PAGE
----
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Re: [] Fork Eclipse MicroProfile Configuration as Jakarta Configuration.


On 07/04/2020 04:27, Reza Rahman wrote:
* Basing a core, long-term, open standard on the concept of microservices (e.g. having a name like "MicroProfile") is very high risk as microservices themselves may not stand the test of time in the next five years or even past a serious economic recession when IT belt tightening inevitably happens. I think you likely know Thougthworks has essentially stated microservices may never enter the mainstream. In the blogosphere, there is an increasingly bold anti-microservices ethos. Lastly and most importantly this ethos is actually being realized in real world IT.

I never understood the hype around microservices. Microservices are not a silver bullet.

Like any other technology, microservices have benefits and drawbacks. If monoliths are a better fit for my requirements, I will build a monolith. I also won't convert existing applications to microservices just because I can. A move to microservice has to be triggered by requirements and I don't see that happening for the applications I work on.

* There are a few cohorts of "Java EE" customers. There is a fairly sizable community that still hold faith in Jakarta EE for all the right reasons. These folks are rightfully vocal and passionate. There is a larger cohort now that is nervous and watching closely as to what is going on with Jakarta EE. There is yet another cohort that is actively moving away from Java EE. The problem with the strategy you are proposing is that it will inevitably create shock waves. The problems with shock waves is that their outcome is highly unpredictable. One outcome could be a successful transition to MicroProfile. Another equally probable outcome is that users many not view this transition so charitably and basically decide such a volatile and uncertain technology set is simply not for them and they need to seek out a more stable one that isn't asking them to make a giant leap of faith.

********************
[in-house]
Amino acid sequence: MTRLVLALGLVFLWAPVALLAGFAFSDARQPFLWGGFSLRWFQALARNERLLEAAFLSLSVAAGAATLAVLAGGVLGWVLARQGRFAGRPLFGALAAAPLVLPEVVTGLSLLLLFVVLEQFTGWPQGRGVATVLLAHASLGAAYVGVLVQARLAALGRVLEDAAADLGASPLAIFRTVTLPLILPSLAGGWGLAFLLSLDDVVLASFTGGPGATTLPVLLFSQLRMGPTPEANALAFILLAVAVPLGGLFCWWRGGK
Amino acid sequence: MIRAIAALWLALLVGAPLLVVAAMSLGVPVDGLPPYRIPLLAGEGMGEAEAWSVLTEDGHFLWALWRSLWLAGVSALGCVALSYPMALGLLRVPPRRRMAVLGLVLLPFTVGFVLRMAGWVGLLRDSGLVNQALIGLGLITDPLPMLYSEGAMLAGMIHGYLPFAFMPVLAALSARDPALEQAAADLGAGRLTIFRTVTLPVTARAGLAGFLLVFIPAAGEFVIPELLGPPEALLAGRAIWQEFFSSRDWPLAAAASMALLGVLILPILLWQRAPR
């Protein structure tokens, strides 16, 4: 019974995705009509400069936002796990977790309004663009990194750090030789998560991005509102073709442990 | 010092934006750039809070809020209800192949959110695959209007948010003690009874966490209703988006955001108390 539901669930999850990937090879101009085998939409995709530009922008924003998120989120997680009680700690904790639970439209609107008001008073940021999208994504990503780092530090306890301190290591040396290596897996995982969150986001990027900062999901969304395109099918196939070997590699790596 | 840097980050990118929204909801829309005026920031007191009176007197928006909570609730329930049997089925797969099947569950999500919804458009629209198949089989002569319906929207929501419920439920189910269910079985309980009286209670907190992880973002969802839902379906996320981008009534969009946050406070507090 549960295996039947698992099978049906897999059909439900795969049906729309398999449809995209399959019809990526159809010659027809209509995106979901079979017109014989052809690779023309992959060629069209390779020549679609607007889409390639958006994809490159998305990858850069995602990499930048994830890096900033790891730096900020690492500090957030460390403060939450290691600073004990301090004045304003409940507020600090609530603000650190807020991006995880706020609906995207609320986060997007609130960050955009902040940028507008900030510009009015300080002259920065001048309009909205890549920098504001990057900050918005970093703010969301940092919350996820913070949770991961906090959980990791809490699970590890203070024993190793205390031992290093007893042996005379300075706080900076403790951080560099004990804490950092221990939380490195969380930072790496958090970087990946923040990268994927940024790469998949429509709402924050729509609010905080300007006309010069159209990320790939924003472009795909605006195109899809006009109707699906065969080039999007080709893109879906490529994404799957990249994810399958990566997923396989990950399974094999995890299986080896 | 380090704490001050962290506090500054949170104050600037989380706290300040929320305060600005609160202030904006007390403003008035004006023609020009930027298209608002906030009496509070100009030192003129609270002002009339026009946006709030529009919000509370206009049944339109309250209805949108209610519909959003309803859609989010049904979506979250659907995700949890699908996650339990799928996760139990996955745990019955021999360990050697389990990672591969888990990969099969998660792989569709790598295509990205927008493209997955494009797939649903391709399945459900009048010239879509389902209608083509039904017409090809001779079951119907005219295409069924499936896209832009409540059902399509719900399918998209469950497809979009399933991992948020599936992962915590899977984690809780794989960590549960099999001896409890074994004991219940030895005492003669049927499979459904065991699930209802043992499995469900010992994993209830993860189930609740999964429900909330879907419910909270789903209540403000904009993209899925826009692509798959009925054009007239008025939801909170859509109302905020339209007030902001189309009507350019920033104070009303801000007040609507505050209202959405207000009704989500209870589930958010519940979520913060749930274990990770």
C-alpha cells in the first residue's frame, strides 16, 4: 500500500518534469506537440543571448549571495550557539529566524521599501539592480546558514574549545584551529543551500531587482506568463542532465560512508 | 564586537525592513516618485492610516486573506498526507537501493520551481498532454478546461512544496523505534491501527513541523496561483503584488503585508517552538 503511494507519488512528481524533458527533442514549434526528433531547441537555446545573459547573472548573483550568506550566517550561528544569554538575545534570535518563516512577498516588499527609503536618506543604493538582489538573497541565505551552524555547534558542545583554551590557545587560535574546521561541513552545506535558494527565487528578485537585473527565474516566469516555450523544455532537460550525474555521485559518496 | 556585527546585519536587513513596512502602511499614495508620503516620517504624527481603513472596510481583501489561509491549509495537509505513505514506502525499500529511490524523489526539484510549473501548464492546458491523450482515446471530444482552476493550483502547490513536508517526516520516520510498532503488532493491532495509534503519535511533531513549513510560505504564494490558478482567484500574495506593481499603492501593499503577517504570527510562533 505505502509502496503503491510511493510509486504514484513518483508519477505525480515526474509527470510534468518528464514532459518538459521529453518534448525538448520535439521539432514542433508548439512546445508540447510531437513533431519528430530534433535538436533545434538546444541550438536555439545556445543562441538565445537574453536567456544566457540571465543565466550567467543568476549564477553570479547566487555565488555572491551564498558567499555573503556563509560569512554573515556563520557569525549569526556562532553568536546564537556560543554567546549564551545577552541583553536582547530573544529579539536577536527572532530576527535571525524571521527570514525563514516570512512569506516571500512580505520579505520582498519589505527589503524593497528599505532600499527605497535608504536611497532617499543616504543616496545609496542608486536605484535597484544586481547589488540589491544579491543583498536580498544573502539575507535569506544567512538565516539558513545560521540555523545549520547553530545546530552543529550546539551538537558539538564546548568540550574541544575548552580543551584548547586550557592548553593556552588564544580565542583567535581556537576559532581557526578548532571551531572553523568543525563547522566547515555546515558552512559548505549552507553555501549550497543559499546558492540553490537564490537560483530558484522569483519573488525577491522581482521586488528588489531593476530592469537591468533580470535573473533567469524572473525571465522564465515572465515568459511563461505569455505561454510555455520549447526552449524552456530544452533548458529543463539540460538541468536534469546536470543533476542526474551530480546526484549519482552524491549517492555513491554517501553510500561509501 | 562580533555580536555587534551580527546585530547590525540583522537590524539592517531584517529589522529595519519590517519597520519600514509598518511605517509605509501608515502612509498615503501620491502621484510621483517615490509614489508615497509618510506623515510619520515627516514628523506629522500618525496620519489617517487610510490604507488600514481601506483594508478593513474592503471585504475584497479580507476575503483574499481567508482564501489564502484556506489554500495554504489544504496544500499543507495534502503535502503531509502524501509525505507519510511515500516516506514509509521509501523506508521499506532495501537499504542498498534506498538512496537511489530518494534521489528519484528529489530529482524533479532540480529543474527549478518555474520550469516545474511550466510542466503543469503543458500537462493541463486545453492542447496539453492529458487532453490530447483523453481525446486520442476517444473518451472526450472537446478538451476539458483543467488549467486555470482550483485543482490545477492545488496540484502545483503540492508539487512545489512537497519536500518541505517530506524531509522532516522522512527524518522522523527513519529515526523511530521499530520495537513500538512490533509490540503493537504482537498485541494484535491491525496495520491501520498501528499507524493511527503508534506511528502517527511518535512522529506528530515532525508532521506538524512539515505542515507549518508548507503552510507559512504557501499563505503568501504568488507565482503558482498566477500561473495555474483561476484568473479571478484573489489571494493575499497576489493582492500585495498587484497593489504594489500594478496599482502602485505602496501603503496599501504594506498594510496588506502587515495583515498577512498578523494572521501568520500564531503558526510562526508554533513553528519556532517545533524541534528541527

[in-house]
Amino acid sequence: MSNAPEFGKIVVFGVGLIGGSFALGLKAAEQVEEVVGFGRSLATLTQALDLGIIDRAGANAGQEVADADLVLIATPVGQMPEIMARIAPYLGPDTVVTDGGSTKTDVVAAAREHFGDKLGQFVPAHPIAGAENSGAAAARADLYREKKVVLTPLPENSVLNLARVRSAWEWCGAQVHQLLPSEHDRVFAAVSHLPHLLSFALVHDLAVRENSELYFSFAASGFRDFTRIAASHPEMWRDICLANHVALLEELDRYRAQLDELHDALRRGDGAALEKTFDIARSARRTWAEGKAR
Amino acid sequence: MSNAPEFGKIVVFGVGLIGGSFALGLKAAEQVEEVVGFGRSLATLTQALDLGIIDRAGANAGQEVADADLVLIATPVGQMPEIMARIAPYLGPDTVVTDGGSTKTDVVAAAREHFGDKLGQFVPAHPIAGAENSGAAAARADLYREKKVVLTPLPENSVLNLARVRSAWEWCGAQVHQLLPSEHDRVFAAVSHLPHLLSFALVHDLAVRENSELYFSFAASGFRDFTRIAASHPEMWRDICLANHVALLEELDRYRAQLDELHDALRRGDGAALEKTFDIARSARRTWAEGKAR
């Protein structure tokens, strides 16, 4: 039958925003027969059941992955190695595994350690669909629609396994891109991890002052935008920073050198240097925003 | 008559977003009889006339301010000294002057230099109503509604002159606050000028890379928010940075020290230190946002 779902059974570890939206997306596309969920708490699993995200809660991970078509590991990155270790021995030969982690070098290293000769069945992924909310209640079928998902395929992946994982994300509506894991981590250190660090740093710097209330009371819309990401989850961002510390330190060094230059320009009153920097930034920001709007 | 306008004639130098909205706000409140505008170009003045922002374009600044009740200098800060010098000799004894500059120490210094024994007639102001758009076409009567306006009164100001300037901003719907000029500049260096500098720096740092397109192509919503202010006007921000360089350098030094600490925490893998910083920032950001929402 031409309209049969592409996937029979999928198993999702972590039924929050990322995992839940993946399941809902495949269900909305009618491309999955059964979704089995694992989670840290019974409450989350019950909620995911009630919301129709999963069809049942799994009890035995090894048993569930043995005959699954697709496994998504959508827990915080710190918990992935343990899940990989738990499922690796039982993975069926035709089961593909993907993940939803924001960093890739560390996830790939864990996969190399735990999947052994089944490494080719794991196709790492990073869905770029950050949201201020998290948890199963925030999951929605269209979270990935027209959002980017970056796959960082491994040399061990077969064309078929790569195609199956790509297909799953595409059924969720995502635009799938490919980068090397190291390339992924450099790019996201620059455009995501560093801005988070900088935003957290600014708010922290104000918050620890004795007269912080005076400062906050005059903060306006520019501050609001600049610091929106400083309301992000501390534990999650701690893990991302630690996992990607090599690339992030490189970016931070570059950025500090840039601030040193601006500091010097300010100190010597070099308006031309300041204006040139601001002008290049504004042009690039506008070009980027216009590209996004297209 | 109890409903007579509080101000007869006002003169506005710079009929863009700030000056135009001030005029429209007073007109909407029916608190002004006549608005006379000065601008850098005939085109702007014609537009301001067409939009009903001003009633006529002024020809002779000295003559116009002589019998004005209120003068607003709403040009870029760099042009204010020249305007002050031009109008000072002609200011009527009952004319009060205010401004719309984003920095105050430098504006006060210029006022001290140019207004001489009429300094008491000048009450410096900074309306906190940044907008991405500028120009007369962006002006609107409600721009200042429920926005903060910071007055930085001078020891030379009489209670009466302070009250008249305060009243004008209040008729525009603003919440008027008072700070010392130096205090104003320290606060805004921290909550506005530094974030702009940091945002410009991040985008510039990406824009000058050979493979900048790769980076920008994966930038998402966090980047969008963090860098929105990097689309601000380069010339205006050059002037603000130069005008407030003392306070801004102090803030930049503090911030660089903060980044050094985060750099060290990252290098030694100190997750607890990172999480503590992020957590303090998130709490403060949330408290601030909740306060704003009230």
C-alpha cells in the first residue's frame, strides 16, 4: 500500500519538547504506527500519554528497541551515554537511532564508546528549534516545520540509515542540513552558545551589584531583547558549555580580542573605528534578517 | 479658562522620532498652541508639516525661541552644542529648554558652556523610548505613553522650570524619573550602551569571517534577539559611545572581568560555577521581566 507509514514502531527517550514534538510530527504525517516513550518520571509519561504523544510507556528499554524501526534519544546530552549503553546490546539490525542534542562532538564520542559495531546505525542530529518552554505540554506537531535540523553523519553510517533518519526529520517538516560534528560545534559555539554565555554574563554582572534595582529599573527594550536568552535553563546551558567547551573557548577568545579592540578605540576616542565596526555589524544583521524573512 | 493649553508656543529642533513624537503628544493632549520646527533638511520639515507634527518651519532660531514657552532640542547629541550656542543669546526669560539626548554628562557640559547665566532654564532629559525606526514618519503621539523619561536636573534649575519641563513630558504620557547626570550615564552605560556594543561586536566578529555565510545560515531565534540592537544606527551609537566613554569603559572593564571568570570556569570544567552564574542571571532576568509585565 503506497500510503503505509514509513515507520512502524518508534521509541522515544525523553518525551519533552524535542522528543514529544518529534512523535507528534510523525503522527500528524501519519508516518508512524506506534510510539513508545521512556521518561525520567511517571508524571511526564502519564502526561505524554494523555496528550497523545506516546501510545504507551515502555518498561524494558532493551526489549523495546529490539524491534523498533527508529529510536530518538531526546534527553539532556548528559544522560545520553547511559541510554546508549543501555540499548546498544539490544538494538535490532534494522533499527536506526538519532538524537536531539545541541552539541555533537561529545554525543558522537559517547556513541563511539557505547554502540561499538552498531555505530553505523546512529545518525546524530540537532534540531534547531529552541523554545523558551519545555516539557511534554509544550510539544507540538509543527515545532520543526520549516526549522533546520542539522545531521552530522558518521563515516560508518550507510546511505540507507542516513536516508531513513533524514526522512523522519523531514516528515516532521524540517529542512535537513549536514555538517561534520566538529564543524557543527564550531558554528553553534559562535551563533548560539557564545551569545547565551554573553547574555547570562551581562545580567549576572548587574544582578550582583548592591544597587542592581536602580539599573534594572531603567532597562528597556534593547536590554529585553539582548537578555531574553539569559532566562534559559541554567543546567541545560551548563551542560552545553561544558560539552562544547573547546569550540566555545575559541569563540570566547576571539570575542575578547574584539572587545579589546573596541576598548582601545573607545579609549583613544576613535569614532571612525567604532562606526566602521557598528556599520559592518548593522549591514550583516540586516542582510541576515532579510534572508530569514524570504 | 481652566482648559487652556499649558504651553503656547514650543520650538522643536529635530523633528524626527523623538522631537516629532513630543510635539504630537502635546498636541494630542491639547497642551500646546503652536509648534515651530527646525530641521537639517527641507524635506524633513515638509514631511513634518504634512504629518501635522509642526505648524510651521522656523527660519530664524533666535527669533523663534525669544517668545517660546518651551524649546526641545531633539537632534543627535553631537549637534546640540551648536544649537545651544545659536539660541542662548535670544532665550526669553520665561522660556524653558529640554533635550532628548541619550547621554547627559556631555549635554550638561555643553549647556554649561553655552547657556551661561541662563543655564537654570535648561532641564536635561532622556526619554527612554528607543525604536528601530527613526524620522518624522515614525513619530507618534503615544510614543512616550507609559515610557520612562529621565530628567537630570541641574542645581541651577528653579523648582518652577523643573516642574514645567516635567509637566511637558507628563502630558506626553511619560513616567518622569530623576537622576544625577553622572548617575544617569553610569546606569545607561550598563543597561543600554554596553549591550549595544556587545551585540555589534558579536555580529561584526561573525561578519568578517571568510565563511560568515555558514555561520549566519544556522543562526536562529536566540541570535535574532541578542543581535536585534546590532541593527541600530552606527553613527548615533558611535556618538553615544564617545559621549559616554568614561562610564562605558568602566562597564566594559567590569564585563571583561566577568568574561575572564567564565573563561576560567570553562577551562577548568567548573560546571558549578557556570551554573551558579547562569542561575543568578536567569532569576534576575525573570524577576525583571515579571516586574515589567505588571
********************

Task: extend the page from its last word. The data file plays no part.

I certainly wouldn't want a "transition" to MicroProfile or a cloud-only approach.

I still want support for older deployment scenarios (e.g. one application server with multiple applications) and I still want Jakartaa EE to develop new features for this scenario.

Right now all of our web applications are being developed with Java EE (because no "useful" version of Jakarta EE has been released yet). We're using EE because it provides a stable platform that contains almost everything that we need and because we value the backwards compatibility. My hope is that Jakarta EE moves from "has almost everything you need"
in the direction of "has literally everything you need a for a run-of-the-mill application" over time.

Kind regards,

Erik Brangs

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